Portugal’s Salvador Sobral won the 62nd Eurovision song contest, as Israel’s entry failed to wow judges at the annual event in Kiev, Ukraine, Saturday night.
Scoring 758 points with his ballad “Amar Pelos Dois,” Dobral beat out competition favorites Italy and Sweden, who came in at sixth and fifth respectively.
Israel’s entry Imri Ziv finished a disappointing 23rd out of 26 countries competing, scoring just 39 points in total after being the first act of the night.
Announcing Israel’s scores for the other countries, Channel 1 host Ofer Nachshon noted that “after broadcasting the competition for the last 44 years, this will be the last time,” with the Israel Broadcasting Authority closing down Sunday as part of a major media reform that will see it replaced by a new public media corporation, known as Kan.
Immediately after the show, the channel stopped broadcasting entirely, ending its 49-year run.
Nahshon’s emotional announcement reflected confusion over whether Israel will indeed be able to field an entry in the contest.
While Kan is hoping to take over broadcasting rights for the competition next year, it is unclear whether it will qualify as a member of the European Broadcasting Union — broadcasters must be members in order to transmit the feed of the competition produced by the EBU — due to a lack of a news division.
The Knesset overnight Wednesday-Thursday voted to excise the news division from the new public broadcaster and establish a separate news department in its stead, a proposal put forward by Prime Minister Benjamin Netanyahu.
Ziv, 25, won a trip to the finals of the song contest Thursday night after belting out an assertive rendition of his dance anthem “I Feel Alive” during the second night of the semifinals, also hosted in Kiev.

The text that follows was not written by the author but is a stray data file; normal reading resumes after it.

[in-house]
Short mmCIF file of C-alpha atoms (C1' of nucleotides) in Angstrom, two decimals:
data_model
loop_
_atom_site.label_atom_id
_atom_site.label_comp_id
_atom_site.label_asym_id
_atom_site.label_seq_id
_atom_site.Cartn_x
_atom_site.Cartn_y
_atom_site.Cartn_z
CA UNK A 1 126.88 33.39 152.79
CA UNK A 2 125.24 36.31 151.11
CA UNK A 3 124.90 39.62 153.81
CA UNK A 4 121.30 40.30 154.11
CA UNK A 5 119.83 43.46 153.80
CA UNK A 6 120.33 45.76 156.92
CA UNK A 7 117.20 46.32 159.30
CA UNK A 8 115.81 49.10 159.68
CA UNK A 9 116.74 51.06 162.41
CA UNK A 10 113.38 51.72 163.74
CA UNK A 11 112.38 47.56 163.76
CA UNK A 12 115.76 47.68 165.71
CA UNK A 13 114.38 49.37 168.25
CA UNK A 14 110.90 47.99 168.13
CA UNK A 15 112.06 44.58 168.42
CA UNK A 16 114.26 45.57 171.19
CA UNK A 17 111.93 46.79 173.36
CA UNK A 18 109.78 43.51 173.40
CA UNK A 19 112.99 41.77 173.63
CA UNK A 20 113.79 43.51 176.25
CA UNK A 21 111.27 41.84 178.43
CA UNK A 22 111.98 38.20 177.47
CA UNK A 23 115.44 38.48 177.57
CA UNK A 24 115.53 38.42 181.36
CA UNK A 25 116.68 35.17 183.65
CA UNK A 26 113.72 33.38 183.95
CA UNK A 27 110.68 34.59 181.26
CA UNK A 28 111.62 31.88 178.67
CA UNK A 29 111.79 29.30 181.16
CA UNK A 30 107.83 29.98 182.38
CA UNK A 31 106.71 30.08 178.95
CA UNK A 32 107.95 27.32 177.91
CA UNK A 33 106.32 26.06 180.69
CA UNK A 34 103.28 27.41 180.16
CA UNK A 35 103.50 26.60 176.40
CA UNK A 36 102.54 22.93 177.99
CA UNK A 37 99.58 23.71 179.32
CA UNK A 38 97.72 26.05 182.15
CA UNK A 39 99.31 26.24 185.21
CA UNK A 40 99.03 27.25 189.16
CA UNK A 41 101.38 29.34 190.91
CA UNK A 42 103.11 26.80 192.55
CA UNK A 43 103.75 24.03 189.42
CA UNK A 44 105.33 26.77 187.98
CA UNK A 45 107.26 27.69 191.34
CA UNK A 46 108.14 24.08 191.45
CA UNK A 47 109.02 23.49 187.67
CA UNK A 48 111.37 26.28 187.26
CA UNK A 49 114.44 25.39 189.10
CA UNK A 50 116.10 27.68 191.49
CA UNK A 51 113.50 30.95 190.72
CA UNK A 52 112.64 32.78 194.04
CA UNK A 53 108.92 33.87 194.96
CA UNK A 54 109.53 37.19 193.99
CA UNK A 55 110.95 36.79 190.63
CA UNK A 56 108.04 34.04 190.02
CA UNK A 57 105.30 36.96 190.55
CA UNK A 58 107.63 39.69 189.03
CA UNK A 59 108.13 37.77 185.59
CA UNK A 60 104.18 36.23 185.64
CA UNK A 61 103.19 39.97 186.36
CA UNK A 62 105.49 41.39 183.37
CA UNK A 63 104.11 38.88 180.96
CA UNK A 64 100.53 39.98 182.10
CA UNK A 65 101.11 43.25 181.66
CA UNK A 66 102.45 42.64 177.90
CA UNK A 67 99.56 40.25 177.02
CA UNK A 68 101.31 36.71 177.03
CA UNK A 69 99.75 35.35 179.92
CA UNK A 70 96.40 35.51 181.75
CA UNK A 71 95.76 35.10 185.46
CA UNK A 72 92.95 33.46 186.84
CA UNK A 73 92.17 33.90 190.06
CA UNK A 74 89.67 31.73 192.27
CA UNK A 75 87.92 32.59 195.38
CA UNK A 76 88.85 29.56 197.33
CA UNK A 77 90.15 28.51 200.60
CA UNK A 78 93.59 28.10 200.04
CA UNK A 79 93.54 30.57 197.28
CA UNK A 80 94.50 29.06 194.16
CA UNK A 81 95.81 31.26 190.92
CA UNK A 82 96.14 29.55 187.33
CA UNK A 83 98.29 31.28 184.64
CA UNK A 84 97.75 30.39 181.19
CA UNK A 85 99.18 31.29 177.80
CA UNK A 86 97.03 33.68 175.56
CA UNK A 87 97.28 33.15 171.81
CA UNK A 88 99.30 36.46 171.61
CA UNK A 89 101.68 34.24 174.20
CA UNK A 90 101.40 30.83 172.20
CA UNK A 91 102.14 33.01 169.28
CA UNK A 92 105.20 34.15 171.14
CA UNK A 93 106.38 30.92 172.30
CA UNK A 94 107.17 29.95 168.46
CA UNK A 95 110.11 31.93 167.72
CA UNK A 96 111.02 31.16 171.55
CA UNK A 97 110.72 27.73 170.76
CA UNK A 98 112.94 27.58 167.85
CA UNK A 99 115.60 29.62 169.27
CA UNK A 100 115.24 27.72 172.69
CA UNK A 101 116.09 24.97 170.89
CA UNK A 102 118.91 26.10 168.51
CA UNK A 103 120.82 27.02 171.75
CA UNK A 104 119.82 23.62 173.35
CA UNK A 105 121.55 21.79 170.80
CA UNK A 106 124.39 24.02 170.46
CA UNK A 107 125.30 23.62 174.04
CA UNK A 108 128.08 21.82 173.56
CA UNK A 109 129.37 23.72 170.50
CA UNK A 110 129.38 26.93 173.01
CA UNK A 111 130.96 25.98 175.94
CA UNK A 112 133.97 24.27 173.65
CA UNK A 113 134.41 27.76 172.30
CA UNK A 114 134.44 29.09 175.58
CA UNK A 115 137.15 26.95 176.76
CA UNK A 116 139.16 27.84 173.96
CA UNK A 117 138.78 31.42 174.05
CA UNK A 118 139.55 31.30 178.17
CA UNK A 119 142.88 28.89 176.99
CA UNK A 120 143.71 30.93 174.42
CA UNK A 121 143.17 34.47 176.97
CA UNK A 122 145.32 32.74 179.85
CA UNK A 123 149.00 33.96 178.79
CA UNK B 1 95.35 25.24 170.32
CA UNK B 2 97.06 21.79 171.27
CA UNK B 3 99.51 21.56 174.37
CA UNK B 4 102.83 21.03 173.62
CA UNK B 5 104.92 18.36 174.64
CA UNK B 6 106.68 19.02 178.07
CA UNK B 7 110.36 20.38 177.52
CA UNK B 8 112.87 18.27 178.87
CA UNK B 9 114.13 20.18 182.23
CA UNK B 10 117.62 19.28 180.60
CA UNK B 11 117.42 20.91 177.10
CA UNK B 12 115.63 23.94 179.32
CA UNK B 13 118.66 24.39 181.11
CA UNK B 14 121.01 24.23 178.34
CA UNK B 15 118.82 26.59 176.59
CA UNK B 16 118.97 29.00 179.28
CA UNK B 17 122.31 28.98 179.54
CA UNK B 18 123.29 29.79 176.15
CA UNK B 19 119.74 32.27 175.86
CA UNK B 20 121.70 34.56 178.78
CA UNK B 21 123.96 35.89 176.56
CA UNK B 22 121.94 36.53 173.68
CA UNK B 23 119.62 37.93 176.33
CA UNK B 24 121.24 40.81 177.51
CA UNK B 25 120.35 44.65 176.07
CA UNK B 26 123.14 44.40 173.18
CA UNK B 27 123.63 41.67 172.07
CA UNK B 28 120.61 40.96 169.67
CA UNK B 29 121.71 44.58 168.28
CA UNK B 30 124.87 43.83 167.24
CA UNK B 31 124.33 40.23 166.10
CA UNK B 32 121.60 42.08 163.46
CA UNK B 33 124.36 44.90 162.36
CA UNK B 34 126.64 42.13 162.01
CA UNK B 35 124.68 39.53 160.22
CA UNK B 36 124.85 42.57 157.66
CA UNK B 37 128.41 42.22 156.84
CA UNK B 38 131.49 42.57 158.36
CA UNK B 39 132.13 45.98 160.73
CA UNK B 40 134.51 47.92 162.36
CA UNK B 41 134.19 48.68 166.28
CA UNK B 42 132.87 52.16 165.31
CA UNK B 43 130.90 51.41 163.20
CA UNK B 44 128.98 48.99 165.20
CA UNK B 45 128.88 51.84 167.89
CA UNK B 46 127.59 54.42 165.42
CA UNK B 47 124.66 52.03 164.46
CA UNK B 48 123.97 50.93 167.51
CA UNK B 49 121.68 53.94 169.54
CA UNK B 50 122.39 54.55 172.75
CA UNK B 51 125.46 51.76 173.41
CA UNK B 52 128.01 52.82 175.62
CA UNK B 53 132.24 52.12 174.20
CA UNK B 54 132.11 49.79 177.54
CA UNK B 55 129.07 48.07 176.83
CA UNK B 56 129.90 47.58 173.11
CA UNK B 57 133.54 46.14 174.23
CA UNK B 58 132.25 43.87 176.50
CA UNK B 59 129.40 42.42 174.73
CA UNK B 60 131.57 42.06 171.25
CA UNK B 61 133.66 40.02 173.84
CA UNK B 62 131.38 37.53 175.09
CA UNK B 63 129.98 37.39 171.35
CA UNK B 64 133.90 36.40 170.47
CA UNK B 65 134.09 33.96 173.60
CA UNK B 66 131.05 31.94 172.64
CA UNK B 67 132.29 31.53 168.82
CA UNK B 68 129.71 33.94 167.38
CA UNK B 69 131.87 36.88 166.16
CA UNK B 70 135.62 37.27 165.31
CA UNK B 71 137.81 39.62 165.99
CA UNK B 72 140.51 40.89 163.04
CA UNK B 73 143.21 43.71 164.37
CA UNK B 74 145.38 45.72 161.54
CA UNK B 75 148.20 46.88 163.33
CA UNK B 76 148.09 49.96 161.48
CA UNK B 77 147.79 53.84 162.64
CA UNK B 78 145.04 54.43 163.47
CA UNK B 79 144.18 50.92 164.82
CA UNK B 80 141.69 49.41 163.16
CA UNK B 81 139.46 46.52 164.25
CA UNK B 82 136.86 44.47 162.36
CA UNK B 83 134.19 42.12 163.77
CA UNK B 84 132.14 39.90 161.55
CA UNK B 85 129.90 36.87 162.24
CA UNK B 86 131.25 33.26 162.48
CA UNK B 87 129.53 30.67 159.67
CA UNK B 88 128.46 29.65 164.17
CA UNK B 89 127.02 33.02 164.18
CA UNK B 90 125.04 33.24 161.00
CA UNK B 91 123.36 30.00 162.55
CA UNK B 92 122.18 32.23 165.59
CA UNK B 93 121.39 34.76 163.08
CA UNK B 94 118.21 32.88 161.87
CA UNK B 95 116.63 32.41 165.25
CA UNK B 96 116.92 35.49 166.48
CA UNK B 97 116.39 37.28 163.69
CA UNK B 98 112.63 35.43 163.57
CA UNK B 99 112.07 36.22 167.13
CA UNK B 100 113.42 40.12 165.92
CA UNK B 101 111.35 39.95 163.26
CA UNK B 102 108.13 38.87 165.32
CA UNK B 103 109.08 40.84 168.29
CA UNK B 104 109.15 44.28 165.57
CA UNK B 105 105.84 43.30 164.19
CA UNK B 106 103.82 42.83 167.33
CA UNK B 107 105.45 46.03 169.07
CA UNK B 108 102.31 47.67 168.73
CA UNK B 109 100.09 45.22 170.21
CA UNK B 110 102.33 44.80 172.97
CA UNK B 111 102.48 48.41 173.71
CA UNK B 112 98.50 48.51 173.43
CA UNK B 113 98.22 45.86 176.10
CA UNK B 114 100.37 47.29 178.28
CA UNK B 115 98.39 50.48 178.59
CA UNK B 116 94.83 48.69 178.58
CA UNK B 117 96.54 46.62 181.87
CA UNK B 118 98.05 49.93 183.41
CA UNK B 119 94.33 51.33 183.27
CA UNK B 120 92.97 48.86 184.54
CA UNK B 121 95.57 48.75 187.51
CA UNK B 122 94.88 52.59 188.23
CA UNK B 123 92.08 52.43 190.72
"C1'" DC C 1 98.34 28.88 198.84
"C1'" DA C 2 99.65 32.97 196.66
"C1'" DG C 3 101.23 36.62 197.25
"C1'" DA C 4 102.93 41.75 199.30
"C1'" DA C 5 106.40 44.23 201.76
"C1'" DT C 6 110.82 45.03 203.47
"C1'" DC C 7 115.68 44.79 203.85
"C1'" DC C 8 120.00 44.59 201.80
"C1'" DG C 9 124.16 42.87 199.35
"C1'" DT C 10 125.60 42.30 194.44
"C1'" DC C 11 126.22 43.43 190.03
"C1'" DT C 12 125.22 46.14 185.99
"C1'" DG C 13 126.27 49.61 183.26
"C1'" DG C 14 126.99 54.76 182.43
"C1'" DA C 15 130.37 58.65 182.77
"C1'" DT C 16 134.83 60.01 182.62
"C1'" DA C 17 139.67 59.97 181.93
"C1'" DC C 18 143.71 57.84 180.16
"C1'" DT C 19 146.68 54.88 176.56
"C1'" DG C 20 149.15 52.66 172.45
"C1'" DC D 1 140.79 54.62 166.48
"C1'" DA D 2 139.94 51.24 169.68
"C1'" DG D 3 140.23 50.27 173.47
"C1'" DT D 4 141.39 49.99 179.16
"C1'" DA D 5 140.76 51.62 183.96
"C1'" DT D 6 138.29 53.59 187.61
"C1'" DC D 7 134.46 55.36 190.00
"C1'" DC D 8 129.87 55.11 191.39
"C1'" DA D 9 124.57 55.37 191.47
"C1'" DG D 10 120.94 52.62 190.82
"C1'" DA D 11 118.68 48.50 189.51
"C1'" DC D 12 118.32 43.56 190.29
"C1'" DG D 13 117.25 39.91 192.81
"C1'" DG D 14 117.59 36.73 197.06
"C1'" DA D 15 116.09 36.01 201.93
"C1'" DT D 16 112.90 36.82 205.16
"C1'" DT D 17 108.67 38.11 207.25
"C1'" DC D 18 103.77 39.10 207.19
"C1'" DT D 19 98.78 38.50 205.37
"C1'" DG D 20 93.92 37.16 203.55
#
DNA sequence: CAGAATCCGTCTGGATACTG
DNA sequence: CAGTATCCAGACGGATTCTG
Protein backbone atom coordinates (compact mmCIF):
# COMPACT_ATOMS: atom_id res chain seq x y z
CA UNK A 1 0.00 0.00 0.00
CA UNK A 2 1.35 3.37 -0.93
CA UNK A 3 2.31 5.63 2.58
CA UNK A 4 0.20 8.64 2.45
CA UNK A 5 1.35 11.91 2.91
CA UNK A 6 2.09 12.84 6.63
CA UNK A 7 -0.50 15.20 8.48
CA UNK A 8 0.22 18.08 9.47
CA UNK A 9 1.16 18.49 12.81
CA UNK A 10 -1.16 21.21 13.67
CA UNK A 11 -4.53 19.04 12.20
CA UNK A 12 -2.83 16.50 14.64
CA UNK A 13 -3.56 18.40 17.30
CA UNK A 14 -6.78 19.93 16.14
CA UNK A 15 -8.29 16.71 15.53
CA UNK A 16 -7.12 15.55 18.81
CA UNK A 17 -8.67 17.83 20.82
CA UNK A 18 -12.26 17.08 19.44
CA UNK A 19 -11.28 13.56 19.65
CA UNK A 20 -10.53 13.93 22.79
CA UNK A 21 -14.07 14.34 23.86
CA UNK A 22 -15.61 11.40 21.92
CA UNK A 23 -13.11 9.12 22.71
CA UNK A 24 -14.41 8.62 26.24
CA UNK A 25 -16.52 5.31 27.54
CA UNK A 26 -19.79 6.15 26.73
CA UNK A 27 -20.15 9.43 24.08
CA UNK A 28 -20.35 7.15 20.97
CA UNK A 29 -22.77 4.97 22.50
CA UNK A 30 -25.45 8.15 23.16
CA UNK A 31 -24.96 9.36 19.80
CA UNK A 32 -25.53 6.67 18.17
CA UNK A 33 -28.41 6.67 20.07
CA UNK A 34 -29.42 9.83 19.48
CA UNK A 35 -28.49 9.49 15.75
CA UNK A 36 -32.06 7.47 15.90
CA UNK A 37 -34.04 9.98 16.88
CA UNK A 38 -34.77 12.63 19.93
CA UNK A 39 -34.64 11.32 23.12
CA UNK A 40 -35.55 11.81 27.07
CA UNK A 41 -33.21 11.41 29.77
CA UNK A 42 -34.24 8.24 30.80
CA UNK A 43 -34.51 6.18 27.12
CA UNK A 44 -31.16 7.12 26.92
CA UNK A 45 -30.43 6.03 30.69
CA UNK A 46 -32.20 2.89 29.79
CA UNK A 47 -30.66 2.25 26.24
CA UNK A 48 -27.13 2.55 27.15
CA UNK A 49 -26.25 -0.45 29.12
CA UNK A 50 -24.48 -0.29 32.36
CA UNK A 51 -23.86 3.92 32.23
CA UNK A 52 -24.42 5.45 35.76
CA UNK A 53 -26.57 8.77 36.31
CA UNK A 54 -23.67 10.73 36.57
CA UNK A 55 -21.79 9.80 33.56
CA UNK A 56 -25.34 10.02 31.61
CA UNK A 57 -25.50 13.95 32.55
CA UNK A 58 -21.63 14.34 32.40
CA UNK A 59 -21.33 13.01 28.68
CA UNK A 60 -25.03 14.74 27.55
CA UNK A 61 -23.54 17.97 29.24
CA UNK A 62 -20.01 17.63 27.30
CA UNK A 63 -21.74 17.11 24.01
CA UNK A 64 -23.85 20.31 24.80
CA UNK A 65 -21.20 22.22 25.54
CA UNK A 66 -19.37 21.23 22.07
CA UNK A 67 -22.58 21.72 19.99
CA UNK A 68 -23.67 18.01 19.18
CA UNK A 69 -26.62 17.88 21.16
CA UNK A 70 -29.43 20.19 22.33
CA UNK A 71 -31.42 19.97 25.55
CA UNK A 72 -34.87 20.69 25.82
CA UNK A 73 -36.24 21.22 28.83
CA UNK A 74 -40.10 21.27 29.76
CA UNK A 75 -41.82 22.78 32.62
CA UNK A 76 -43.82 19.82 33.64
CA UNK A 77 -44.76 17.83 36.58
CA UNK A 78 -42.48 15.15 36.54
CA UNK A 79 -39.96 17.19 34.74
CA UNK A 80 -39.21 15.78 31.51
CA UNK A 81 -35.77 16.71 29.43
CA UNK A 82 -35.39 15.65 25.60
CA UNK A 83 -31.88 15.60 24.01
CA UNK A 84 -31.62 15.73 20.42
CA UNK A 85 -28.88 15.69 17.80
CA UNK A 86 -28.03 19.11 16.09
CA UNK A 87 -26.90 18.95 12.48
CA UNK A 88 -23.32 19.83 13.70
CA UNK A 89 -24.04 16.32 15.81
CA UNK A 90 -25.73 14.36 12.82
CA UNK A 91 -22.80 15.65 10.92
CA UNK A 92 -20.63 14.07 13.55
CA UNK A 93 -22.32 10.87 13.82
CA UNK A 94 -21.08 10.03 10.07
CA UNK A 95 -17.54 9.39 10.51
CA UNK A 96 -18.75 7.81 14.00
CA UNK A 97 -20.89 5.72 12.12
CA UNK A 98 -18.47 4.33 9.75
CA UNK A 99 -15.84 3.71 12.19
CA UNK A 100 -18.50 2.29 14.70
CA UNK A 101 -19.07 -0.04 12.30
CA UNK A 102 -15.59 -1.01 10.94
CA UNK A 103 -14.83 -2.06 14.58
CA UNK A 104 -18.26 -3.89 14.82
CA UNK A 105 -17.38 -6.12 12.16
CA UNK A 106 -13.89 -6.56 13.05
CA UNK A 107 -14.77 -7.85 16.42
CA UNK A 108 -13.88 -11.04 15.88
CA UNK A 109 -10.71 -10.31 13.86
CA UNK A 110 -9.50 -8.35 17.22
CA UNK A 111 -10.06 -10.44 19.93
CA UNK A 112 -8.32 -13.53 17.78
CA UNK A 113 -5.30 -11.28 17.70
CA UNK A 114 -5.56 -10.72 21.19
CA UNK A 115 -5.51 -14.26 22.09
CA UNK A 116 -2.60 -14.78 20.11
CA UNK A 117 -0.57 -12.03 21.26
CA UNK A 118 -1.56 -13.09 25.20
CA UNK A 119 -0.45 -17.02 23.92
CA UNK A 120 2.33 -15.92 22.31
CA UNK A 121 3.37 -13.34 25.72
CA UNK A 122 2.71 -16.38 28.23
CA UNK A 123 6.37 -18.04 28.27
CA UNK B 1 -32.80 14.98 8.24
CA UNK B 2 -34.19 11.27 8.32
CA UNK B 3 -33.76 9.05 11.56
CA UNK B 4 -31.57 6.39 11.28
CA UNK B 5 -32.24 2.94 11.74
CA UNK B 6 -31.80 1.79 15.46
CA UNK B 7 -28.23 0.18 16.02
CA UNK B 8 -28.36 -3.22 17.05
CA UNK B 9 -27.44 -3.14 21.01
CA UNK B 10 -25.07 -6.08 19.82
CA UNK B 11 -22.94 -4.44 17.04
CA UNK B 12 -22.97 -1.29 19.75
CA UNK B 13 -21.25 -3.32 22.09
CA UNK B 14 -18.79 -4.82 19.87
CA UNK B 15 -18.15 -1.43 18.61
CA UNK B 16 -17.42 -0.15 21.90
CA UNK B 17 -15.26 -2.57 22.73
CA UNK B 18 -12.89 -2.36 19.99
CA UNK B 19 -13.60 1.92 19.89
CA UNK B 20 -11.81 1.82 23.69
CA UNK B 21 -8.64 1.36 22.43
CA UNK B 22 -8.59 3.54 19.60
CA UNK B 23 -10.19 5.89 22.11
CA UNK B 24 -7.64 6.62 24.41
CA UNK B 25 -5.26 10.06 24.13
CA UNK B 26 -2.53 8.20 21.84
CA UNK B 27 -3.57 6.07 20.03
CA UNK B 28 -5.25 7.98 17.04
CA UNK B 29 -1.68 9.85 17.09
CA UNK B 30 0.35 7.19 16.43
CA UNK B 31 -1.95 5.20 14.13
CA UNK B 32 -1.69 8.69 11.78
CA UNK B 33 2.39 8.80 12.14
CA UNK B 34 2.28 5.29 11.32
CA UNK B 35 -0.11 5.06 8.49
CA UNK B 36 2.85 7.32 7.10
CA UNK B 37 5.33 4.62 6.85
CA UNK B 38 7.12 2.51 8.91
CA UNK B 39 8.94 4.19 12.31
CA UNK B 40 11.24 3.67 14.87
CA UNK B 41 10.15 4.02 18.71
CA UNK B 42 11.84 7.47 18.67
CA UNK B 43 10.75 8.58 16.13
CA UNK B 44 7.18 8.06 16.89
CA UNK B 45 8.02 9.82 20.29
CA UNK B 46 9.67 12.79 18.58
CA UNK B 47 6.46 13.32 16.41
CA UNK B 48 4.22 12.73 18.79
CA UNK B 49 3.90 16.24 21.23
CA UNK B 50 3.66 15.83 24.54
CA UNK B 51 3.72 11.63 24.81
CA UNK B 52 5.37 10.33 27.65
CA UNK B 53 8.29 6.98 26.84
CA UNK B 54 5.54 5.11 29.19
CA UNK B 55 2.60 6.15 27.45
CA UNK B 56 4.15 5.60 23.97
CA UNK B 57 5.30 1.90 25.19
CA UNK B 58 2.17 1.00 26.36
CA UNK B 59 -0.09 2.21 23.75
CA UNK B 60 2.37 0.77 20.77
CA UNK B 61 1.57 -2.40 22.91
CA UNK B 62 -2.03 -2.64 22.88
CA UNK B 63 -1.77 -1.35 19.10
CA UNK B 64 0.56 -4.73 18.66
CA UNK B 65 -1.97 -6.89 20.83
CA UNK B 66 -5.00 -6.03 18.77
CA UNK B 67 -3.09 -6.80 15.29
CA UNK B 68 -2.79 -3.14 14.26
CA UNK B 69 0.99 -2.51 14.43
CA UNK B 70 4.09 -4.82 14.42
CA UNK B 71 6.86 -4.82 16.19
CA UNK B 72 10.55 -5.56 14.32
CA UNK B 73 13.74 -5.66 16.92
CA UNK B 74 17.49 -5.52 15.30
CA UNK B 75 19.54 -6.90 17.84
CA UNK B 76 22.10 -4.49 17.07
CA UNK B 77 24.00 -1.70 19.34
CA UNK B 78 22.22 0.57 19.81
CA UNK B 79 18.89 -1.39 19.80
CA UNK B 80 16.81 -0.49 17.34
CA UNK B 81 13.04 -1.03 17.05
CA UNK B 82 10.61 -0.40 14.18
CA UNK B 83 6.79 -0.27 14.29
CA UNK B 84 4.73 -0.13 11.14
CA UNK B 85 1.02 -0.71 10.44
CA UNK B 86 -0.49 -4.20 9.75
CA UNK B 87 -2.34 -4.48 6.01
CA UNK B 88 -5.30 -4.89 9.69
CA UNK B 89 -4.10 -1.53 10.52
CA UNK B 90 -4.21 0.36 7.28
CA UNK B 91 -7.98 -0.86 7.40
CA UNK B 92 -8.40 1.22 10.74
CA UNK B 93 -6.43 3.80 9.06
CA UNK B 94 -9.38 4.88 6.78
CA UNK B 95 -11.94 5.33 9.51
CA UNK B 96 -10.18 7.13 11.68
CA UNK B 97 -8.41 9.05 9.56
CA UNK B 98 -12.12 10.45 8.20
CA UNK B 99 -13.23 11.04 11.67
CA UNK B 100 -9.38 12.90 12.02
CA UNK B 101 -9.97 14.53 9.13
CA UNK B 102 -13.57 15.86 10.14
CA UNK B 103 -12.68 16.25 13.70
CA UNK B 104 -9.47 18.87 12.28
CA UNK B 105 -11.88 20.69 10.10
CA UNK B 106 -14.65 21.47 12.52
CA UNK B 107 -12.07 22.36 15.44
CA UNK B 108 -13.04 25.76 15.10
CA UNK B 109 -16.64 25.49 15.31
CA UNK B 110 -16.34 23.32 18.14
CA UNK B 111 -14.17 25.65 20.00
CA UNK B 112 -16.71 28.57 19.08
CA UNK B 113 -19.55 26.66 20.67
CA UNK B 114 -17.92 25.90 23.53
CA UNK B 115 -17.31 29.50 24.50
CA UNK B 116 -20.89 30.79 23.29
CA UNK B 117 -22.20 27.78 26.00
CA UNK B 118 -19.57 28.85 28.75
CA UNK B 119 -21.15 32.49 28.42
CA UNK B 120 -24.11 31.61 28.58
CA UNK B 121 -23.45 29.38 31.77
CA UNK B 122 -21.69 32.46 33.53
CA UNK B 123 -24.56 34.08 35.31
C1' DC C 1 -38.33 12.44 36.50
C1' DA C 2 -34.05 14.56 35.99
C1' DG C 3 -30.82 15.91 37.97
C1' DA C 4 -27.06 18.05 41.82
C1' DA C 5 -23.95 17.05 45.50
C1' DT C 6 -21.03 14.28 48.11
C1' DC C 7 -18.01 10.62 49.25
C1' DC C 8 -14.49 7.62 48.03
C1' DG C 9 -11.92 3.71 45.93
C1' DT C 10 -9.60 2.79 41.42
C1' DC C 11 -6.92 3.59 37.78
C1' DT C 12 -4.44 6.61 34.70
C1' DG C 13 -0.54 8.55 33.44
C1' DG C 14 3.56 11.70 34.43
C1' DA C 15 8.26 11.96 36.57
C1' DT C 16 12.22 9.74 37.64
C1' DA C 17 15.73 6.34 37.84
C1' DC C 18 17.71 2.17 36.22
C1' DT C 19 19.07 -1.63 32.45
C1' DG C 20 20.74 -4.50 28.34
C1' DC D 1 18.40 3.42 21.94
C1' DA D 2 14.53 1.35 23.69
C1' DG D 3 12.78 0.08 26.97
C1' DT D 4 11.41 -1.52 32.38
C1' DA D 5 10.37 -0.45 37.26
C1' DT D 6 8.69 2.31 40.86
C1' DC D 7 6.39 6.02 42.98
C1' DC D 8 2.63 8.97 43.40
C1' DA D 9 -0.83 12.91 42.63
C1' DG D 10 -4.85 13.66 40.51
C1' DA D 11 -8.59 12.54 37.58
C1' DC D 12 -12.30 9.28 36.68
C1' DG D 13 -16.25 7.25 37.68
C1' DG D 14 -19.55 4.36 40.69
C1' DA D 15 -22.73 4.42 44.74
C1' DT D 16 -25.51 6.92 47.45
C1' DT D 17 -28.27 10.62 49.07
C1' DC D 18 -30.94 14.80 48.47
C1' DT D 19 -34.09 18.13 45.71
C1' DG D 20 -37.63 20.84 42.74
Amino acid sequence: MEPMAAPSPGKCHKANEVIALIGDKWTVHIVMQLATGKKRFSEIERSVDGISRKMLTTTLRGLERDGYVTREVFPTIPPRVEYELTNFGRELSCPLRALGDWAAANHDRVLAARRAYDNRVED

In February, Ziv beat out three other contestants on the reality television show “Next Star” (“Kochav Haba”) when Israeli viewers chose him as their representative to the contest.
He had previous experience at Eurovision, having been a backup singer for the Israeli entrants Nadav Guedj in 2015 and Hovi Star last year in Stockholm.
Ziv competed in the first season of talent show “The Voice” in 2012, reaching the battle round. Along with others, he sang in a promotional video for the IDF in 2012.
Despite Israel’s relatively poor showing in the competition, Israeli and Jewish music fans still were still able to celebrate the success of Belgian contender Blanche, a member of the Zionist youth group Hashomer Hatzair (“the young guard”), who finished in an impressive fourth place.
According to the group, Blanche, aka 17-year-old Jewish singer Ellie Delvaux, has been an enthusiastic member since the first grade, and this year became a counselor for eighth graders.
Delvaux performed in Israel in April as part of public diplomacy initiative Israel Calling 2017, which hosts many of the Eurovision singers in the Jewish state for a number of days.
Another contestant who scored a surprise high placing was Roma singer Joci Pápai, the first Roma to represent Hungary in the continental song competition among 42 countries.
Roma and Jewish groups in Hungary were celebrating Pápai’s eighth place finish, though many had hoped a win would send a political message to Budapest.
“If he wins that contest, and because of this Hungary would be the host of the next contest, then it would be really something,” Adam Schonberger, a Hungarian Jew who runs Aurora, an organization that encourages dialogue and cooperation between Roma and Jews, told JTA ahead of the contest.
Winner Sobral’s romantic ballad challenged the event’s decades-long reputation for cheesy, glittery excess.
Sobral sang his Amar Pelos Dois (Love For Both) in a high, clear tenor accompanied by quiet strings and a piano.
Unlike the 25 other competitors who performed on a wide stage backed by flashing lights, bursts of flames and other effects, Sobral sang from a small elevated circle in the middle of the crowd, an intimate contrast to others’ bombast.
“Music is not fireworks, music is feeling,” he said while accepting the award.
Israel first appeared in the Eurovision in 1973 and won the competition three times, most recently in 1998, when Dana International, a trans woman, won with “Diva.”
From its launch with seven countries, Eurovision has grown to include more than 40 states, including non-European nations such as Israel and — somewhat controversially — far-off Australia.
The contest helped launch the careers of Sweden’s ABBA — victors in 1974 with “Waterloo” — Canada’s Celine Dion, who won for Switzerland in 1988, and Irish high-steppers Riverdance in 1994.
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